gene expression


Inference of patient-specific pathway activities from multi-dimensional cancer genomics data using PARADIGM


Charles J. Vaske1,†, Stephen C. Benz2,†, J. Zachary Sanborn2, Dent Earl2, Christopher Szeto2, Jingchun Zhu2, David Haussler1,2 and Joshua M. Stuart2,*

+ Author Affiliations

1 Howard Hughes Medical Institute and 2 Department of Biomolecular Engineering and Center for Biomolecular Science and Engineering, UC Santa Cruz, CA, USA

* To whom correspondence should be addressed.


Motivation: High-throughput data is providing a comprehensive view of the molecular changes in cancer tissues. New technologies allow for the simultaneous genome-wide assay of the state of genome copy number variation, gene expression, DNA methylation and epigenetics of tumor samples and cancer cell lines.

Analyses of current data sets find that genetic alterations between patients can differ but often involve common pathways. It is therefore critical to identify relevant pathways involved in cancer progression and detect how they are altered in different patients.

Results: We present a novel method for inferring patient-specific genetic activities incorporating curated pathway interactions among genes. A gene is modeled by a factor graph as a set of interconnected variables encoding the expression and known activity of a gene and its products, allowing the incorporation of many types of omic data as evidence. The method predicts the degree to which a pathway’s activities (e.g. internal gene states, interactions or high-level ‘outputs’) are altered in the patient using probabilistic inference.

Compared with a competing pathway activity inference approach called SPIA, our method identifies altered activities in cancer-related pathways with fewer false-positives in both a glioblastoma multiform (GBM) and a breast cancer dataset. PARADIGM identified consistent pathway-level activities for subsets of the GBM patients that are overlooked when genes are considered in isolation. Further, grouping GBM patients based on their significant pathway perturbations divides them into clinically-relevant subgroups having significantly different survival outcomes. These findings suggest that therapeutics might be chosen that target genes at critical points in the commonly perturbed pathway(s) of a group of patients.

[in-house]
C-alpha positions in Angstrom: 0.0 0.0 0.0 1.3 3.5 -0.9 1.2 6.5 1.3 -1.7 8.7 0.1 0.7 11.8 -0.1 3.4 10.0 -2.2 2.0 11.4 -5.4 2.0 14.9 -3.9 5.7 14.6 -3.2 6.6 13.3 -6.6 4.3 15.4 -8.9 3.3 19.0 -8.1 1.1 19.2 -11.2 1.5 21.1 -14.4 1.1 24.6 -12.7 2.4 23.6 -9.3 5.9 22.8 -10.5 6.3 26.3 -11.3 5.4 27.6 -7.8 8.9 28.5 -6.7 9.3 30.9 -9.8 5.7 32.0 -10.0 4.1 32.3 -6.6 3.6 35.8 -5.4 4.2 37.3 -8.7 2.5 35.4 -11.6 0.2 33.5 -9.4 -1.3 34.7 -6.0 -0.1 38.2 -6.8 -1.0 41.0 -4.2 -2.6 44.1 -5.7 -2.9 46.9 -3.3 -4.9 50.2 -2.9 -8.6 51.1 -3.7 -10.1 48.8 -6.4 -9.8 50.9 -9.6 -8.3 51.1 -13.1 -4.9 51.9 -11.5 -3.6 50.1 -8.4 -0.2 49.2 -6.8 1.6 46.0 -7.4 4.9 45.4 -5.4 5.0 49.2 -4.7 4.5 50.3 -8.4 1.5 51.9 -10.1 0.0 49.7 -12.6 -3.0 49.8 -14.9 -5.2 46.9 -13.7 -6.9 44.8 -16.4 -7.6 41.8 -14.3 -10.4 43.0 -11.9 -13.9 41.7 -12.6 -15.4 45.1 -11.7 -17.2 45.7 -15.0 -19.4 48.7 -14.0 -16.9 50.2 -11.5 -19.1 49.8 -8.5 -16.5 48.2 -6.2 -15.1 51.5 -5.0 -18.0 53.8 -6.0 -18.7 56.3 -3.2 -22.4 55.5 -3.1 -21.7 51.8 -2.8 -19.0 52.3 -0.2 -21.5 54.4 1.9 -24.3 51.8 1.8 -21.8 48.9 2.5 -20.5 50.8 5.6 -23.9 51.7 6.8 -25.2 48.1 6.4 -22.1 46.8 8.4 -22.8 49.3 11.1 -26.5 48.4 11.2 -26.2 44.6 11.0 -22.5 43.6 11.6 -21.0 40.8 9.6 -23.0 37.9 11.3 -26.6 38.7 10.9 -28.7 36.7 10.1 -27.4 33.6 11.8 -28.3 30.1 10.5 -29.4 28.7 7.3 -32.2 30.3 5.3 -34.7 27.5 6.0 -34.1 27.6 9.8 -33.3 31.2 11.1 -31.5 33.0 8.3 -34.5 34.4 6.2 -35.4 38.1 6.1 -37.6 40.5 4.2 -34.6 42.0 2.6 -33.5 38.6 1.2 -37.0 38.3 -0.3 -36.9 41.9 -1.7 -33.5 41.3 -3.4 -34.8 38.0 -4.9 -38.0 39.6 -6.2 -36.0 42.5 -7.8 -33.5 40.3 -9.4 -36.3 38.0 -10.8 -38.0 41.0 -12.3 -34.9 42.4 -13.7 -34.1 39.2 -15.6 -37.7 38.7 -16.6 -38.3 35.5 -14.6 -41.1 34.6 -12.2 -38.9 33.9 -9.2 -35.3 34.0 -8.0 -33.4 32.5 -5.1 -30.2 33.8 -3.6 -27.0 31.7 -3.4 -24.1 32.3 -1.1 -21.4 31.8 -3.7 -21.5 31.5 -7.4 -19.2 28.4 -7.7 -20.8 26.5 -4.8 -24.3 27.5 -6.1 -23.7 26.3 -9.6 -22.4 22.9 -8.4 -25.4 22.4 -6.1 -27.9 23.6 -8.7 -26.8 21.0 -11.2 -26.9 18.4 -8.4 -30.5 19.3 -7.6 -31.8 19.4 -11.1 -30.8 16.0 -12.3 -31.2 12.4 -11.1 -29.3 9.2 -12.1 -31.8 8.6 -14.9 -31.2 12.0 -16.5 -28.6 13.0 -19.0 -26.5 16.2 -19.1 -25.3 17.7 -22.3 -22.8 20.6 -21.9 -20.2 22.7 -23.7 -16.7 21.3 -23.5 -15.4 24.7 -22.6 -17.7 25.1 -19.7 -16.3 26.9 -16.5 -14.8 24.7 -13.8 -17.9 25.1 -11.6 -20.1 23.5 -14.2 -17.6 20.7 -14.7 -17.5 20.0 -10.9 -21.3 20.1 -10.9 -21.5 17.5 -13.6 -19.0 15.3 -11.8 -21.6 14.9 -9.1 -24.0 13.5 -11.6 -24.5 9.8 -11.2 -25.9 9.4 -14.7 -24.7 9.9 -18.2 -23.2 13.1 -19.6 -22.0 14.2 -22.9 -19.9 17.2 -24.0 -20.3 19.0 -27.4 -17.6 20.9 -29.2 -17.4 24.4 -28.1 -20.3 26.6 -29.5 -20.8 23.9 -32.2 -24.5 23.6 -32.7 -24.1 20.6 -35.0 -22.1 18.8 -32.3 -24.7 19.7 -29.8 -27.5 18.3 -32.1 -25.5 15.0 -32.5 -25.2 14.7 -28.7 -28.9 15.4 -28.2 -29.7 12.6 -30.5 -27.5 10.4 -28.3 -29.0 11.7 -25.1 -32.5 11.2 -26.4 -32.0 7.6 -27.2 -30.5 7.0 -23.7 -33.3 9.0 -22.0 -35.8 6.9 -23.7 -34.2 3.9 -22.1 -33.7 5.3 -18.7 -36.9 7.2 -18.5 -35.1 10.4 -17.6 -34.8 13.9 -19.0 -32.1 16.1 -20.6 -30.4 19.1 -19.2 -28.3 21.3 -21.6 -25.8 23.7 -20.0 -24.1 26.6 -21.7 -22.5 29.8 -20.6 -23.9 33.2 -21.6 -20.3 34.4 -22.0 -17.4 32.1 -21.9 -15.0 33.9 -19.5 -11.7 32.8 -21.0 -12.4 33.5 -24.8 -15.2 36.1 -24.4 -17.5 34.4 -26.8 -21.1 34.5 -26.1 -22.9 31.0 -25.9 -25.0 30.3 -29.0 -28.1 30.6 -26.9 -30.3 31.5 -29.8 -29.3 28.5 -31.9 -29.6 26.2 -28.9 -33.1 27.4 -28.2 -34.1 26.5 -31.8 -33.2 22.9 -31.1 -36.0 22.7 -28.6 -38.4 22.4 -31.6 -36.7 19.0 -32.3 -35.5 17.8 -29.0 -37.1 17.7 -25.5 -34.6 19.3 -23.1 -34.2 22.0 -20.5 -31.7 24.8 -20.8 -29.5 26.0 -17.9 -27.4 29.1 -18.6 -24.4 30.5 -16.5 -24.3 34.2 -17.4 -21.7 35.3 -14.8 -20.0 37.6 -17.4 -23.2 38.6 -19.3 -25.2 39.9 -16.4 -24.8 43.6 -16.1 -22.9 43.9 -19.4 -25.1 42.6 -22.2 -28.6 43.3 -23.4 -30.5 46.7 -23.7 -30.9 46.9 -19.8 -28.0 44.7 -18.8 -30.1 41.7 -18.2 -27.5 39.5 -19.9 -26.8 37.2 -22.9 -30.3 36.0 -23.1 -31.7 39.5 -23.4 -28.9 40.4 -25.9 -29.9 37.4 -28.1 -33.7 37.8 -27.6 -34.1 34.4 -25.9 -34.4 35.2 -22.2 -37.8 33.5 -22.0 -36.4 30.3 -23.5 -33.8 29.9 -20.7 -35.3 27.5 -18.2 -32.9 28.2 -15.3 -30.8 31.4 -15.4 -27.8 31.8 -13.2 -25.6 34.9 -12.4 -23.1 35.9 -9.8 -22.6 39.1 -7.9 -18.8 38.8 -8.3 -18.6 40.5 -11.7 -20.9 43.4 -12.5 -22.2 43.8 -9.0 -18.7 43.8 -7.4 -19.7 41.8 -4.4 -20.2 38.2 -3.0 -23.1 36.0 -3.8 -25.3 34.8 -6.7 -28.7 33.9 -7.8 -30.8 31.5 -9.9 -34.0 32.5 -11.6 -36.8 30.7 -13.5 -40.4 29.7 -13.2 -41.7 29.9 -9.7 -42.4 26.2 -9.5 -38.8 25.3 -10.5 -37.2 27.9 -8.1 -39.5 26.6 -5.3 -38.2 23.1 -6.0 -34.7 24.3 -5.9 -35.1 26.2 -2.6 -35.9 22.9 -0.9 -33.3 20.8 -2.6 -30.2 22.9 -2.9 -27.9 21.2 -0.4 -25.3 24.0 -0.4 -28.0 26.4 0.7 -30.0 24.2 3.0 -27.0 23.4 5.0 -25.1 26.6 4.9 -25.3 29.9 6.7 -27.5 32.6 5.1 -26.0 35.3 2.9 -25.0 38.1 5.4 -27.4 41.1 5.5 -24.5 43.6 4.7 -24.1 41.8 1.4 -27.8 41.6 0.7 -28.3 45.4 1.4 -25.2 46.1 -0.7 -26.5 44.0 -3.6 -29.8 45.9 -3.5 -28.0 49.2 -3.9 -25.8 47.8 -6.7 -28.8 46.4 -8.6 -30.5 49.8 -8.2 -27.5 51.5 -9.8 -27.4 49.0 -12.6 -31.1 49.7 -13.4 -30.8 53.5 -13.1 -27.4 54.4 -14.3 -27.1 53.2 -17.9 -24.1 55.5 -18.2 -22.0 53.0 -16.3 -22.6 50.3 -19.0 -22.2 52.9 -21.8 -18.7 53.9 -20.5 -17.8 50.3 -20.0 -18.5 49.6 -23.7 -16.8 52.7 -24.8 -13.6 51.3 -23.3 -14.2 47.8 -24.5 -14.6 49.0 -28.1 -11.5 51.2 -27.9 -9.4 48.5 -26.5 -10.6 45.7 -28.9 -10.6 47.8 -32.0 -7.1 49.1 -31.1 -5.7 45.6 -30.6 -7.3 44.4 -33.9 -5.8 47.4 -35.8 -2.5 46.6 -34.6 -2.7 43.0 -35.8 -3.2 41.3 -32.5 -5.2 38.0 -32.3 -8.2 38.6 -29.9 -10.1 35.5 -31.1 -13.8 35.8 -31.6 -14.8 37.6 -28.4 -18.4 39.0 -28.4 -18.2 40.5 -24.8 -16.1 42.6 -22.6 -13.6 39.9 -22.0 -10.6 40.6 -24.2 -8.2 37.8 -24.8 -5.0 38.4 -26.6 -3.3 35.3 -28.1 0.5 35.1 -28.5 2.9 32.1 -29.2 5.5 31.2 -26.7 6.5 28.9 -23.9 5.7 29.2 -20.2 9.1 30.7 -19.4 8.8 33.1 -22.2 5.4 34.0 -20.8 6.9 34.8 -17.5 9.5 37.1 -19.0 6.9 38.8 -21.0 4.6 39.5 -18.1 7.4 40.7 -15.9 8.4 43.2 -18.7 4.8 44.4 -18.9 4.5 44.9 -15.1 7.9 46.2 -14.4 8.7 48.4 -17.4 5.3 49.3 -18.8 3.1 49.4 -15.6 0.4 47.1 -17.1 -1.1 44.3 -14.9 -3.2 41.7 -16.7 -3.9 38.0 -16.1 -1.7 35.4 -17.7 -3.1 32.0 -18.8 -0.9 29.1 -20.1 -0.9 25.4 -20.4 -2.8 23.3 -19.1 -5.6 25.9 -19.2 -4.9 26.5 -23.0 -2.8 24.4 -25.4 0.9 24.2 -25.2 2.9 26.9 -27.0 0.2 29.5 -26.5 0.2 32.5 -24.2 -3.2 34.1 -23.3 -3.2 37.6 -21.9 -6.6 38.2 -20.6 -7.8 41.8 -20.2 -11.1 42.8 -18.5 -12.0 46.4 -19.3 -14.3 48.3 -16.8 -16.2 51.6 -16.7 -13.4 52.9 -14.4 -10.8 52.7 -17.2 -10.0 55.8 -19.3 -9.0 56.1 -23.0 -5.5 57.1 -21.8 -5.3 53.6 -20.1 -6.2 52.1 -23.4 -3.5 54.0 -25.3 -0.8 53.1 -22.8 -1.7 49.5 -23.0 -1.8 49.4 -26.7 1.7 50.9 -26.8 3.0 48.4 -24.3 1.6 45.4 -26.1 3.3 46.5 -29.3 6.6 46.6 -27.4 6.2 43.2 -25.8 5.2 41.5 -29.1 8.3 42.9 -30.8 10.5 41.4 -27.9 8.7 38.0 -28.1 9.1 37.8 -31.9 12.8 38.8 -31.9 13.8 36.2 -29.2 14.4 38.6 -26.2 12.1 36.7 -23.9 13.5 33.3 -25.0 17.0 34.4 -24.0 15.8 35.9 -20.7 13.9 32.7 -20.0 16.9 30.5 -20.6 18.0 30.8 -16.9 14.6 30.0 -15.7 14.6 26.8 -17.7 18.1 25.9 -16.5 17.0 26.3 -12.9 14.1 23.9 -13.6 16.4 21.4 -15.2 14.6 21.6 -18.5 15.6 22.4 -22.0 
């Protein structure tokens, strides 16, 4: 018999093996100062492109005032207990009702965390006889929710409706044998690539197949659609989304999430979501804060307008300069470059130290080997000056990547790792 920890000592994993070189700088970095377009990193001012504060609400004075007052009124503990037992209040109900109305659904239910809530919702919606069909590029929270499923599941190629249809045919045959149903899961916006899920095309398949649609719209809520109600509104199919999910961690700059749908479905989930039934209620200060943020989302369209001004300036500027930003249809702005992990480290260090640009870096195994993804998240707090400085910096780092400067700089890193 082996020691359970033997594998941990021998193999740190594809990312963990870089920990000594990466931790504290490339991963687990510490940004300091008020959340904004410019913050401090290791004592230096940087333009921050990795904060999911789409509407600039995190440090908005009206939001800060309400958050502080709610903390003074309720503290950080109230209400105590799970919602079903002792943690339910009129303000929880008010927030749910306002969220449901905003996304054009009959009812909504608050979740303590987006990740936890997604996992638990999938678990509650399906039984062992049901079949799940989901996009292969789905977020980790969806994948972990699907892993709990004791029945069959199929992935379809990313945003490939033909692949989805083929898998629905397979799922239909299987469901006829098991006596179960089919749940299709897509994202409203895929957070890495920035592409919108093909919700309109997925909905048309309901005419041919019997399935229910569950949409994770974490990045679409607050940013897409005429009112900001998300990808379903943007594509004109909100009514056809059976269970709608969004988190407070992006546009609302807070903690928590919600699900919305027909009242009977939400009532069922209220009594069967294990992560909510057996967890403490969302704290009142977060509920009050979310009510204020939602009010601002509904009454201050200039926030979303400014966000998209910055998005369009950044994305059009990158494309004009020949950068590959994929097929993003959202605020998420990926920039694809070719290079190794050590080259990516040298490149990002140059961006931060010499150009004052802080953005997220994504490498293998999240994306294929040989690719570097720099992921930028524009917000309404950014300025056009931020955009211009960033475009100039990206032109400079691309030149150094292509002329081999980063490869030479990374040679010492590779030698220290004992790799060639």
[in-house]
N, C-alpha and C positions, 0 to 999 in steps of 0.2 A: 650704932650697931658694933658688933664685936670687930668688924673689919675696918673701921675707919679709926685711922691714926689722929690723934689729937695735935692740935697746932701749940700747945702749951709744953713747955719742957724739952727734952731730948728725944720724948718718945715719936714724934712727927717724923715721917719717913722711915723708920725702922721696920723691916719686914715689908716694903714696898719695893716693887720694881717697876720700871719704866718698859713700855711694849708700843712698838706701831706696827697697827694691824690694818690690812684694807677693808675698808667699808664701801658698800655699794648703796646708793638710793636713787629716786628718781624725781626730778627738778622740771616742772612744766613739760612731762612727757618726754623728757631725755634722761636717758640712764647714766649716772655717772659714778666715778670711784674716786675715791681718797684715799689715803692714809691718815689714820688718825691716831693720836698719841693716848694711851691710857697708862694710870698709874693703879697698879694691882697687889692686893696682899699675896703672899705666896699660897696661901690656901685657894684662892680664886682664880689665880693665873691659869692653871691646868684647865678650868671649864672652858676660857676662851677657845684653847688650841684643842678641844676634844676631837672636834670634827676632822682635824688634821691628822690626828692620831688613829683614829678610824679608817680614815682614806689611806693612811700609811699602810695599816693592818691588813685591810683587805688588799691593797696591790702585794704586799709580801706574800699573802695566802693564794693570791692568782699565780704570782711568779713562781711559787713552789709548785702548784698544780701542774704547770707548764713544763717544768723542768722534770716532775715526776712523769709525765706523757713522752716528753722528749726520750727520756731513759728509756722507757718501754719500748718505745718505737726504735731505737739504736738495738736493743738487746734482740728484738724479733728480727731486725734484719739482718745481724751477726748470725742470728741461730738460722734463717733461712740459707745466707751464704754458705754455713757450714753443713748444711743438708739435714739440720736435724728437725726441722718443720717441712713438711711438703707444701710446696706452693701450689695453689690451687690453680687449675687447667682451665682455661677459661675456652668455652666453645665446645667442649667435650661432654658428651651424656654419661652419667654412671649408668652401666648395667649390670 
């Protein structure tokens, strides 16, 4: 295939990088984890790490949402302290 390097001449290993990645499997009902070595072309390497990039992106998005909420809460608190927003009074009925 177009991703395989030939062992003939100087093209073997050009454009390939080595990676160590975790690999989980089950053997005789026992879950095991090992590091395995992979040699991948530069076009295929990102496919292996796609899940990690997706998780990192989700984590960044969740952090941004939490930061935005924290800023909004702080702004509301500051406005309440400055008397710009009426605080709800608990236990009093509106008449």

Availability:Source code available at


Supplementary information: Supplementary data are available at Bioinformatics online.


Network-guided regression for detecting associations between DNA methylation and gene expression


Zi Wang1, Edward Curry2 and Giovanni Montana1,3,*

1Department of Mathematics, Imperial College London, London SW7 2AZ.

2 Division of Cancer, Imperial College London, Hammersmith Hospital, London, W12 0NN

3 Department of Biomedical Engineering, King’s College London, St Thomas’ Hospital, London SE1 7EH

*To whom correspondence should be addressed. Giovanni Montana, E-mail: